Early days of the WSOP

In the late 80s poker was not very popular and was only played in casinos. There were only 50 poker rooms in Las Vegas. Poker was slowly becoming less and less popular until Benny Binion, owner of the Binion Horseshoe casino created the World Series of Poker. His main aim was to unite all the best poker players in the world at the highest stakes to create a World Champion of poker every year. Before the World Series started there was another tournament created by Tom Moore (owner of the Holiday Casino) and Vic Vickery, a very passionate poker player: Texas Gambler reunion. The players here were the same found at the felt of the first WSOP in 1970: Doyle Brunson, Amarillo Slim, Johnny Moss, Puggy Pearson and Benny Binion himself.

Johnny Moss

There were 28 players who participated in the very first WSOP and it was played as a cash game, with Johnny Moss victorious. In 1971 the event became a No Limit Hold’em freezout with a $5,000 buy in, with only 6 players participating, and Johnny Moss defended his crown and took down $30k in prize money for his efforts. In 1972 the buy in became $10k and a second event was added, Five Card Stud. Today there are over 55 events…. CBS was the first broadcaster interested in showing the WSOP and started broadcasting it in 1973. For the 7th World Series, the bracelets handed out to the winners were solid gold and had a value of around $500.

Up until 1977 the winner of the main event won all the money in play, but 1978 was the first year in which the prize pool was split between the top 5 players. In 1979 Barbara Fleet was the first woman brave enough to compete in the most prestigious poker tournament in the world and in this same year Hal Fowler became the first ever amateur to win the event, beating Bobby Hoff heads up and putting shame on all the poker pros.

Poker on the up – 80s:

In the 80s the world of poker took 2 major turns, the first was Stu Ungar’s win of the 1980 WSOP main event and the second because the WSOP started being broadcast on national television by the NBC network in 1981. Eric Dache in the very same year thought of the satellite tournament concept, which is how most players qualify for major events nowadays. The invention of satellites was the turning point in the globalisation of poker. It meant that the world of poker was opened publically. Two years later Tom Mcevoy was the first satellite winner to win the main event. In 1990 Mansour Matloubi was the first non-American to win the WSOP main event. He opened the door to the likes of Mortensen and Joe Hachem, who later went on to triumph in 2001 and 2005.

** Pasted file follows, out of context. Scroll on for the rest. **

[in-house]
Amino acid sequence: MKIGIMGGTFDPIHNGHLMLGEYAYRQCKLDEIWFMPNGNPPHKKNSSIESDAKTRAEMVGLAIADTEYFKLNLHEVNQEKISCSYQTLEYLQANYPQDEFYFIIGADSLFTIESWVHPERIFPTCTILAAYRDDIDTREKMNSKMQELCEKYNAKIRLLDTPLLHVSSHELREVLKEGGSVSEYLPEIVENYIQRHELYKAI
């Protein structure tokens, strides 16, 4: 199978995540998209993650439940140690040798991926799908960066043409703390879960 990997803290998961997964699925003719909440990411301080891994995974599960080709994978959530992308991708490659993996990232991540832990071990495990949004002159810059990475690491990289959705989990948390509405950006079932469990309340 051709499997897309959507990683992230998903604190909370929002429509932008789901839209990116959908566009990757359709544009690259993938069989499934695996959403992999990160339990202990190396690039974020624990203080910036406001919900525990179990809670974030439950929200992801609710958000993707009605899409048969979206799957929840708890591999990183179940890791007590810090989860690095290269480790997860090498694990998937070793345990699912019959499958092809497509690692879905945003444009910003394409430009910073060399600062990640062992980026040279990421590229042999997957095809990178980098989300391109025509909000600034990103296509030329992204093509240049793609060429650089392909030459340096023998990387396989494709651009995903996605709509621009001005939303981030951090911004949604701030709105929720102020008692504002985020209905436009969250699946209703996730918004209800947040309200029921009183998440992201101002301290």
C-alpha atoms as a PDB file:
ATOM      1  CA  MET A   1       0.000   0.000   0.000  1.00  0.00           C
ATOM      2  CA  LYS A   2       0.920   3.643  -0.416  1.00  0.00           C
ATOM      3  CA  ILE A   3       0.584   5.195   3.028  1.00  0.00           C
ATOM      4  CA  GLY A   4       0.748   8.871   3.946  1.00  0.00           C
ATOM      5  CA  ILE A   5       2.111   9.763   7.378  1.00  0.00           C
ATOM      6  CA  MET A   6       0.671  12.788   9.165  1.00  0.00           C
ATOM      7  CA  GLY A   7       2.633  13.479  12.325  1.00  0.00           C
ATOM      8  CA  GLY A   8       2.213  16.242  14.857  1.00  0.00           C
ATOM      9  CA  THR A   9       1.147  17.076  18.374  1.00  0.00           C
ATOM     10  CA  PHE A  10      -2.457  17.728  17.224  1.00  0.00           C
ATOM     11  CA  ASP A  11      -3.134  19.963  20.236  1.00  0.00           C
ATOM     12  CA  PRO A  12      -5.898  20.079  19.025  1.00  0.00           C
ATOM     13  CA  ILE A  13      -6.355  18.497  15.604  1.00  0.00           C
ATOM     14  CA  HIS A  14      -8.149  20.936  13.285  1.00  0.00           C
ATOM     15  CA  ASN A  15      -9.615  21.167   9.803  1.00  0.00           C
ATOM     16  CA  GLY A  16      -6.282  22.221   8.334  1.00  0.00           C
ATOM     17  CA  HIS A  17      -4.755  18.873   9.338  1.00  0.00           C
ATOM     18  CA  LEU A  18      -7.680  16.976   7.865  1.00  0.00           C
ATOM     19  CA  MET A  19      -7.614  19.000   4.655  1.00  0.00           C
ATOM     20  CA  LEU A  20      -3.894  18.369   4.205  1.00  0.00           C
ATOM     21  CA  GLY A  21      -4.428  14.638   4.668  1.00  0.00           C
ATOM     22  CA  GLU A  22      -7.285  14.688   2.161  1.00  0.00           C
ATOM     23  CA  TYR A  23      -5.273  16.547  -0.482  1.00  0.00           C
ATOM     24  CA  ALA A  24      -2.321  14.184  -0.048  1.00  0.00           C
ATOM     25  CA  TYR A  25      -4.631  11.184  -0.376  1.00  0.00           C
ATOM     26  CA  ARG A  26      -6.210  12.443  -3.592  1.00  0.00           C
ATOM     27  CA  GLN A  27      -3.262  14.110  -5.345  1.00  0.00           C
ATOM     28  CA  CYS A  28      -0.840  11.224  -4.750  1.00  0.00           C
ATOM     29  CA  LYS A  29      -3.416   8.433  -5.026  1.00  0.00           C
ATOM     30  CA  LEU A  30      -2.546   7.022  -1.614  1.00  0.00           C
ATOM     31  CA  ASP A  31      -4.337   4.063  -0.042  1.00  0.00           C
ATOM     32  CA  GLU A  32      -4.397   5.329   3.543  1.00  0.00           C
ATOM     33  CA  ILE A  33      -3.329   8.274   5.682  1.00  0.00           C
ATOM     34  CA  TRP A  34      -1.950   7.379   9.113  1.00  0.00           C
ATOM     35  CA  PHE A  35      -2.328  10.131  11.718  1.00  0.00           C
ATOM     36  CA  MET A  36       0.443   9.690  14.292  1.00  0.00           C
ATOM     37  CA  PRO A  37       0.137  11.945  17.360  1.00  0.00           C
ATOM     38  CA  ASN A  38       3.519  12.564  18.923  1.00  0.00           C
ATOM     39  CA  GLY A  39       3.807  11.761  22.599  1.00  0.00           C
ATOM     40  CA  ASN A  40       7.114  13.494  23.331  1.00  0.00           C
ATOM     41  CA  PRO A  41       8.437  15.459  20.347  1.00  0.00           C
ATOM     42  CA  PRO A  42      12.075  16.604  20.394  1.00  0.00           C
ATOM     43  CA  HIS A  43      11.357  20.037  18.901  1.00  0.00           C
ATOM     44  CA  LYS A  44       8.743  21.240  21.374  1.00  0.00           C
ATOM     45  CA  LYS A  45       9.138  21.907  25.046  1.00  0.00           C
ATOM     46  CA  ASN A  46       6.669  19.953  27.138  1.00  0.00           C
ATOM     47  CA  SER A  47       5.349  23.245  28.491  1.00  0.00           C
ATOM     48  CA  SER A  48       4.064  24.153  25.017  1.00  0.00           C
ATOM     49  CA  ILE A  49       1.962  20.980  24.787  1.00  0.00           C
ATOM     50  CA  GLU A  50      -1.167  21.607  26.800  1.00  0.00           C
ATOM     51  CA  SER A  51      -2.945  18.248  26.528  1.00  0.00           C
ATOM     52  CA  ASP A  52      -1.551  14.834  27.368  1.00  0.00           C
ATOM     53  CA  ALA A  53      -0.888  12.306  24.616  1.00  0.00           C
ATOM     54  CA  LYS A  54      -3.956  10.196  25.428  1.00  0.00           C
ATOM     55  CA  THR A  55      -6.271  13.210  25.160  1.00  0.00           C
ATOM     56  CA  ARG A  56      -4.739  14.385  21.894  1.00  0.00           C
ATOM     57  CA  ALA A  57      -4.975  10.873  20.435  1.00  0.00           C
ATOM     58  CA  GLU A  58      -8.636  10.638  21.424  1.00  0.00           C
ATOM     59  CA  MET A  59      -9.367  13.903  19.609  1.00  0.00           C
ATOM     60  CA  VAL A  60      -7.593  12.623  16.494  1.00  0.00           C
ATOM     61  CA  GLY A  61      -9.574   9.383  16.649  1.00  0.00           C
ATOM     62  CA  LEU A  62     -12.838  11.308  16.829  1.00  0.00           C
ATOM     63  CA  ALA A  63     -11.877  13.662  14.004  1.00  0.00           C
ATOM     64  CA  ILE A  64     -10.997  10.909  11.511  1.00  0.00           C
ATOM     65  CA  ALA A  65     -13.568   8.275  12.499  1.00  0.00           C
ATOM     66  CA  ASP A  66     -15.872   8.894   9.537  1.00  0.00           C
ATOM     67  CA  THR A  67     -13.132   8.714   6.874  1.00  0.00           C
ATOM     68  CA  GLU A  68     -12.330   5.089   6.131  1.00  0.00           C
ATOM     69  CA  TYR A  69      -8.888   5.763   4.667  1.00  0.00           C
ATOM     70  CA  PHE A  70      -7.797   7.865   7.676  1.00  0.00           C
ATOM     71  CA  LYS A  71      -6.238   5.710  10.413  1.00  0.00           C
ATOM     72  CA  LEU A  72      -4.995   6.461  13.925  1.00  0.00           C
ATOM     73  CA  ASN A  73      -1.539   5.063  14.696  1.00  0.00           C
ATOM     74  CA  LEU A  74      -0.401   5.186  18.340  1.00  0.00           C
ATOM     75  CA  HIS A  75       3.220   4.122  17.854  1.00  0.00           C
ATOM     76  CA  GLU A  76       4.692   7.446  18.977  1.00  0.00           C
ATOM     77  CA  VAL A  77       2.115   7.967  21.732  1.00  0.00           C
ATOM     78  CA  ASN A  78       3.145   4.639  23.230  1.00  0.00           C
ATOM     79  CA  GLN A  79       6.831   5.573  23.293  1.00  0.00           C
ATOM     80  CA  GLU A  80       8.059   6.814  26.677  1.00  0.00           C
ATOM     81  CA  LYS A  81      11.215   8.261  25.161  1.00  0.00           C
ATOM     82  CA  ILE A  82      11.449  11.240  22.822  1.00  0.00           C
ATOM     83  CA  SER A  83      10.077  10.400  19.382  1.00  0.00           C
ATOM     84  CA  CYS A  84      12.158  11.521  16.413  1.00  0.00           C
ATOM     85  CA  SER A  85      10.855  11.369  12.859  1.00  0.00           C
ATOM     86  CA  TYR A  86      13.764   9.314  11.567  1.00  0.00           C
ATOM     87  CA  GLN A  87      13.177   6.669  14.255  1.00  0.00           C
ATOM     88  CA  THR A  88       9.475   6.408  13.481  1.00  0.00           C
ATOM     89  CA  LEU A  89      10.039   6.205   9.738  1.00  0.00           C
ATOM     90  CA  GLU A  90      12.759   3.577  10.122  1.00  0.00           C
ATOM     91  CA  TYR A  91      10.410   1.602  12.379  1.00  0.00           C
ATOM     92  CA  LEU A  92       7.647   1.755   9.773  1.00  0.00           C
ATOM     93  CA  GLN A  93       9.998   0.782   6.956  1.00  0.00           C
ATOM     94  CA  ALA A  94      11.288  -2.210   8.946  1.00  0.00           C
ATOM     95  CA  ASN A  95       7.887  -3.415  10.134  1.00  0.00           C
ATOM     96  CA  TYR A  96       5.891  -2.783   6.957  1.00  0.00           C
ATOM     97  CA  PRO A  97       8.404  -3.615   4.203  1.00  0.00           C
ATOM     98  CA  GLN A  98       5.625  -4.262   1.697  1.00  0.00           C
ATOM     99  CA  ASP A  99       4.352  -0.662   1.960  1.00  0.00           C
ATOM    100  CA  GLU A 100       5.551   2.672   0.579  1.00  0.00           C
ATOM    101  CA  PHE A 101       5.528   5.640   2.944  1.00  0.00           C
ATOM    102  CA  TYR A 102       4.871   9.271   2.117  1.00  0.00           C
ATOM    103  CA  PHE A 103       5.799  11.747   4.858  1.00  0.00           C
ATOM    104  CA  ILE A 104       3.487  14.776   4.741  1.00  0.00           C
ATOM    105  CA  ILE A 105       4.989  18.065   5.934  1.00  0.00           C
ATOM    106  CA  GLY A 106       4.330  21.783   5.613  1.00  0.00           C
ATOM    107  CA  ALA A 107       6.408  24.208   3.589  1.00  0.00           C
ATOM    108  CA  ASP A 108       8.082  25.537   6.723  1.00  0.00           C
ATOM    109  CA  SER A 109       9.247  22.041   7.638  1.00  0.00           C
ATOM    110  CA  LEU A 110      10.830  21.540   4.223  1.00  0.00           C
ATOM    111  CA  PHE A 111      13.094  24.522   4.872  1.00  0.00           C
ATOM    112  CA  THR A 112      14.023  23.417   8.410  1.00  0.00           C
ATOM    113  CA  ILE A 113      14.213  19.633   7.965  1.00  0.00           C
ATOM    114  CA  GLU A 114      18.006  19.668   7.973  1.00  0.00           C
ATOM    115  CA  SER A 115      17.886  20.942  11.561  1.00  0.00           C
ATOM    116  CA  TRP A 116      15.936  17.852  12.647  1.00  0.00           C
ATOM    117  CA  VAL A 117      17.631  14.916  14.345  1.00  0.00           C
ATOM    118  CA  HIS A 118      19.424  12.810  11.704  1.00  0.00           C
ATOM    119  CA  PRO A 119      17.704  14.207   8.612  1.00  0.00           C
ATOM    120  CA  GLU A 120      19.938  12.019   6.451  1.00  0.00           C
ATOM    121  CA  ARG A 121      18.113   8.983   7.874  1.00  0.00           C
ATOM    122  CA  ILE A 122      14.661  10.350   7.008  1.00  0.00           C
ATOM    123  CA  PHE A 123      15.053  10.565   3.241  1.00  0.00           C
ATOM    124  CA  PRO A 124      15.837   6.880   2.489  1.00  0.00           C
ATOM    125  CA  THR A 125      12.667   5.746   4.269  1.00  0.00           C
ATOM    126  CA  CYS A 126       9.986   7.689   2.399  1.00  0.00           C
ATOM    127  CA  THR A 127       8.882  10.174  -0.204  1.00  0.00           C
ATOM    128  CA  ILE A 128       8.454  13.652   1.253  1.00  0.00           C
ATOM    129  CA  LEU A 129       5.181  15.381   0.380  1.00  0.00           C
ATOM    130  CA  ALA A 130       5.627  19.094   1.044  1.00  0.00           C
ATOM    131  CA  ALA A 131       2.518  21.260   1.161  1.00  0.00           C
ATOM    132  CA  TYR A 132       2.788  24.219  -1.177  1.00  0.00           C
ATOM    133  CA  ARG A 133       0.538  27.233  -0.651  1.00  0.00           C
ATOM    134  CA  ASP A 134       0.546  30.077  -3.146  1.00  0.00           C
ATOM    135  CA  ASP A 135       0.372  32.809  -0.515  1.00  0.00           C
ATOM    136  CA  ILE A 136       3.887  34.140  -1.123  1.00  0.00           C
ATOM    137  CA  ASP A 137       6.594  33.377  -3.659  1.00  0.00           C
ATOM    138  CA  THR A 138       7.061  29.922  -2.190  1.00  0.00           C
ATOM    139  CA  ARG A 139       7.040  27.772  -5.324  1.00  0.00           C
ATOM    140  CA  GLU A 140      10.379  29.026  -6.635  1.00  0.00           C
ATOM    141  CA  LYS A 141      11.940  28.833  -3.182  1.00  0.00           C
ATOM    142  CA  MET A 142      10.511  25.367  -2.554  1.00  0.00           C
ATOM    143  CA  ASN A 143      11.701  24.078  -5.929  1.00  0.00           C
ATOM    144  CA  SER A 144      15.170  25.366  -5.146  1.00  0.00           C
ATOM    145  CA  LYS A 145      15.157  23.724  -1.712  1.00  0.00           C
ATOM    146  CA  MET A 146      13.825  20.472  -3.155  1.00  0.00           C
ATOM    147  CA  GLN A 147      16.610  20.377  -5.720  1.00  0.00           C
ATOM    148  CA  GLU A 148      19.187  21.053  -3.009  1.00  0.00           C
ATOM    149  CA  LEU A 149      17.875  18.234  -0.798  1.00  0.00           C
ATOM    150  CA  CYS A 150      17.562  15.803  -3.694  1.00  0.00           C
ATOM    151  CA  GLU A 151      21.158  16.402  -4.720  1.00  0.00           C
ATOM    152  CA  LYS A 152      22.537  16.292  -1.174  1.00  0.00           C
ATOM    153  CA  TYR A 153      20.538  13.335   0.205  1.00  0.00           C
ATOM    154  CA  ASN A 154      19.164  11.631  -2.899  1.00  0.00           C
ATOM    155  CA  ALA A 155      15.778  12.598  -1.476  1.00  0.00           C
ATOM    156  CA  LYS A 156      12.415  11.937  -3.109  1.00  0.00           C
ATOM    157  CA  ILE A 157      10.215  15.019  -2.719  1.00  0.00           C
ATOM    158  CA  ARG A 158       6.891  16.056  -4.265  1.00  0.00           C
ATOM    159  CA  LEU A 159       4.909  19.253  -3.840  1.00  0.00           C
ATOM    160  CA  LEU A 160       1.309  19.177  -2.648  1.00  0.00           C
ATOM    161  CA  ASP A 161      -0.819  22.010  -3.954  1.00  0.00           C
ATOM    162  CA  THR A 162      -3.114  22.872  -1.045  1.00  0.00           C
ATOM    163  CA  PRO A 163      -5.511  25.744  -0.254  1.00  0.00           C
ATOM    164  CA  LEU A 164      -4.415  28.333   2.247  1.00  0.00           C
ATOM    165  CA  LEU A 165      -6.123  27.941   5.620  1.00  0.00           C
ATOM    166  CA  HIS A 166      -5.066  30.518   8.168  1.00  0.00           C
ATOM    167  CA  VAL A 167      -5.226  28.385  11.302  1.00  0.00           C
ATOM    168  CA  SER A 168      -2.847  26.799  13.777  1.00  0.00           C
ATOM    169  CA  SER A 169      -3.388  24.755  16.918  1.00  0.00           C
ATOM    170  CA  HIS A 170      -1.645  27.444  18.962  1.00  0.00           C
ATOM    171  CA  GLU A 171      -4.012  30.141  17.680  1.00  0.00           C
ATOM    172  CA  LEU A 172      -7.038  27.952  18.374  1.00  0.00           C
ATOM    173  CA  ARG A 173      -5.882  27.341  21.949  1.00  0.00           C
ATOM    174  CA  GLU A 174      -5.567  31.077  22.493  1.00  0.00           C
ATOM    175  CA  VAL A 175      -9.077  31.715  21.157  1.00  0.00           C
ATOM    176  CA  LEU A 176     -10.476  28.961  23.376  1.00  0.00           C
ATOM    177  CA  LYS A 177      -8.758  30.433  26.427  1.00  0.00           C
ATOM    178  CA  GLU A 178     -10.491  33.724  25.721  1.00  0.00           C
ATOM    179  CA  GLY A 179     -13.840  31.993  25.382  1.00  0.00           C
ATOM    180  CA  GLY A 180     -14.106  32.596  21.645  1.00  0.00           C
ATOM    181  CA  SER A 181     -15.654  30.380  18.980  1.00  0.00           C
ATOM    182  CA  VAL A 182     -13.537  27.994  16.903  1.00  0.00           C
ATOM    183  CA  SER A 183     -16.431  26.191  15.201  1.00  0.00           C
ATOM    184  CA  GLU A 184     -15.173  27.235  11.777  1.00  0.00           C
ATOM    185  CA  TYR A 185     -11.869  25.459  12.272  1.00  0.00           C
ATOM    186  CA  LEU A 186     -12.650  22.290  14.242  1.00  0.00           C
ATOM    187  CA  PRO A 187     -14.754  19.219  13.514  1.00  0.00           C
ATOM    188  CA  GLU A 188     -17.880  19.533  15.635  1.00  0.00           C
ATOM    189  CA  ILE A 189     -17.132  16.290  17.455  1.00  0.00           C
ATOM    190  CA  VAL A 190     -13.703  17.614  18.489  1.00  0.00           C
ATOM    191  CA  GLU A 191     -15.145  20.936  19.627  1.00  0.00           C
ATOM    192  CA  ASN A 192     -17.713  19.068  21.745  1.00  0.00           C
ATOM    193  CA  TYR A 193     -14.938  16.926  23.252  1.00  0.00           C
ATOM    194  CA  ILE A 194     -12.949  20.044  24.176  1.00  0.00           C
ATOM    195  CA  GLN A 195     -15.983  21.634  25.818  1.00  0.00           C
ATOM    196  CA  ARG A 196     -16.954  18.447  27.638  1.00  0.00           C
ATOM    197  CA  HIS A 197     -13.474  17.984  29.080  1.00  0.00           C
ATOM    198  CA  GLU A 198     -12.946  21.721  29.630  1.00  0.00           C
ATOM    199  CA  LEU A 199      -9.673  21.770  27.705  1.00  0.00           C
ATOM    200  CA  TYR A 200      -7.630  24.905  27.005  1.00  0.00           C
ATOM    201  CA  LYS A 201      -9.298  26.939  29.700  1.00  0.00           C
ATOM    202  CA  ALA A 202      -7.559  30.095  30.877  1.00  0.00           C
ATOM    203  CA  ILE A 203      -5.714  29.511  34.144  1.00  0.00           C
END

A spectacular explosion:

From the year of 1991 the winner of the WSOP main event was to become a millionaire. It took the attention of media giant ESPN and they invented the pocket cams, which meant that the players cards could be seen. The ‘big bang’ of the poker world came when Chris Moneymaker won the world series of poker after qualifying through a $39 satellite on Pokerstars.com. He beat 838 players and was heads up with the legend, Sam Farha. He had a chip deficit to his opponent but pulled off one of the biggest bluffs in WSOP history, subsequently beating Farha and collecting $2,500,000!

Chris Moneymaker beating Sammy Farha

This was the boom that poker needed, as next year 2576 players came to compete, a 205% increase on the 839 the previous year. In 2005 Harrah’s Entertainment gained the rights to the WSOP and all the events nowadays take place in the Rio All Suite Hotel and Casino. This proved to be a great idea as the capacity of the Amazon room is a lot bigger. In 2006 Jamie Gold then took down the biggest prize ever in tournament poker, $12,000,000 for beating 8773 hopefuls in one of the most controversial main events to date.